Bloomberg is very similar to Trump, a conservative billionaire, the opposite of Bernie Sanders. Doesn’t that make things more difficult for him, seeing that they’re so alike, and people would choose Trump over him?
Trump came out of nowhere. He was a business man who inserted himself into some sort of populism. He was a result of this legitimacy crisis, of this anti-establishment feeling. But Bloomberg has so much baggage, people already know who he is. He has a political record that ties him to some very bad and dangerous policies, in one of the strongest states in the nation. He doesn’t stand a chance mainly because of this record.
Trump had a little more flexibility because he came out of nowhere. He ran a populist campaign and spoke in a way that people identified with, but Bloomberg is different, I mean, they are very similar, they’re both in the elite, they’re businessmen, but in terms of their political careers, and some of the decisions they have made, Bloomberg has a past that will not stand with the political consciousness of the United States today.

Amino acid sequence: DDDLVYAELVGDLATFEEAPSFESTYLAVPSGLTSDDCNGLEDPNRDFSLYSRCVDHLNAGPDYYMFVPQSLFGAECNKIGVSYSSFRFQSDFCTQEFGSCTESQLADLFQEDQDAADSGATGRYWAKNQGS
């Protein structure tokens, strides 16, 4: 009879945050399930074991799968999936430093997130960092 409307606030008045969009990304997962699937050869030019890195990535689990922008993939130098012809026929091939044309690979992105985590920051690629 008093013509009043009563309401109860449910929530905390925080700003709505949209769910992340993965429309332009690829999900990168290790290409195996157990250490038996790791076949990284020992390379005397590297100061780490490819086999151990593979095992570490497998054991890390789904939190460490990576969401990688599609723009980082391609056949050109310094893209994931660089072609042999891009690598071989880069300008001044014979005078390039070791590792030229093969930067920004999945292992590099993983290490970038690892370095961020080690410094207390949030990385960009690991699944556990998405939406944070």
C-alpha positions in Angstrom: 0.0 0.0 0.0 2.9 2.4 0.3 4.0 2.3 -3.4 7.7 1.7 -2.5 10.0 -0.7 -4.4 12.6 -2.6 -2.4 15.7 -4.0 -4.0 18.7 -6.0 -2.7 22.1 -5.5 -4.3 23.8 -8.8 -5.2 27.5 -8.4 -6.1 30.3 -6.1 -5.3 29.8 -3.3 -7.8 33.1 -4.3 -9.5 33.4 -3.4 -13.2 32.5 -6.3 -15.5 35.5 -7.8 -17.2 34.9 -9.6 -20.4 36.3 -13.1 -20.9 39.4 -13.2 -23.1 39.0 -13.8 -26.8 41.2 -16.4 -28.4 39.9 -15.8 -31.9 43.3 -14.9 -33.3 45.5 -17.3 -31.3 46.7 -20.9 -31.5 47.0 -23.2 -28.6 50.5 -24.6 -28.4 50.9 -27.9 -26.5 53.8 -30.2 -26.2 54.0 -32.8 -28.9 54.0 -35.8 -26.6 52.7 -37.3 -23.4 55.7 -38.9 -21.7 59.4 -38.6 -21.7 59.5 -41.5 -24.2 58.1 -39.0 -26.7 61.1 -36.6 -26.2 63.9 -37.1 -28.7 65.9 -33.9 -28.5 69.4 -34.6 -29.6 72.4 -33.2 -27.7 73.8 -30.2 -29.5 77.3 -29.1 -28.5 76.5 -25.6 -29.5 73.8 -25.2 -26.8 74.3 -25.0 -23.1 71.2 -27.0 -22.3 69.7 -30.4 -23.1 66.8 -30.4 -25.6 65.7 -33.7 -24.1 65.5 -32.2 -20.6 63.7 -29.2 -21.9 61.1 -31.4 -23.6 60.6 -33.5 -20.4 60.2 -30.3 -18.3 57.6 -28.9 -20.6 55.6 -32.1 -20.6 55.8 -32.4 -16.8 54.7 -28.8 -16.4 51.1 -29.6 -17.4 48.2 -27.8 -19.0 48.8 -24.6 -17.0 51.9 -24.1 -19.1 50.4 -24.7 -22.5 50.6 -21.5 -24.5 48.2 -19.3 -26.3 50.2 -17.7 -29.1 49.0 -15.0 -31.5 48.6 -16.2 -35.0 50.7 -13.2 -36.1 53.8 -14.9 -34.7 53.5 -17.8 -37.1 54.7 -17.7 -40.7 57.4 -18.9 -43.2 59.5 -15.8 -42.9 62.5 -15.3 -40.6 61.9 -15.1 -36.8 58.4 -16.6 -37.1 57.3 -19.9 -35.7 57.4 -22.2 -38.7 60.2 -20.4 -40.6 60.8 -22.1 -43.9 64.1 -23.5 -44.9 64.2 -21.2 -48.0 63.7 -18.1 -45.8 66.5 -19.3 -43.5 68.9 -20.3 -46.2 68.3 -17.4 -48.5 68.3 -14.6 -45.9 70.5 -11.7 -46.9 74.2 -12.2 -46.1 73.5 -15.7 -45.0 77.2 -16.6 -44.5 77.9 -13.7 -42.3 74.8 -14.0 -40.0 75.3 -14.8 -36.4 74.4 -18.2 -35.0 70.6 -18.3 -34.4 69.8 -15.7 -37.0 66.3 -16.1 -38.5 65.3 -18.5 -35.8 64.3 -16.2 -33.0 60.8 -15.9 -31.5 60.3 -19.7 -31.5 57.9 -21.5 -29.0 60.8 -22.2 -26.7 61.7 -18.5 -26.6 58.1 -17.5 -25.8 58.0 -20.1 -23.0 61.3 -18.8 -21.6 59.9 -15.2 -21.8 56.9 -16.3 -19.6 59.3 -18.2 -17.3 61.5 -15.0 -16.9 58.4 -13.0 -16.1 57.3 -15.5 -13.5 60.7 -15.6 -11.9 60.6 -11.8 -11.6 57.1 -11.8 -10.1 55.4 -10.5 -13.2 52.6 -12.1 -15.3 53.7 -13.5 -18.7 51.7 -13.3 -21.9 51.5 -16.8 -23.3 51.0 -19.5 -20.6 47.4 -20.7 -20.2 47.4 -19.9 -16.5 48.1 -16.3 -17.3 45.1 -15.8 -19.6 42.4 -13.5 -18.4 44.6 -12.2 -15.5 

For those outside the United States, it’s very weird to see a political party that has someone like Sanders, and someone like Bloomberg, at the same time, because they seem to represent very much opposite views.
This shows the polarization, and how divided the Democratic Party is. There are people inside the party, that if Warren is not the nominee, will definitely support Trump. Because again, it’s about the capitalist, imperialist, white supremacist policies that they will carry out in order to sustain the structure, the system, the machine that the United States is.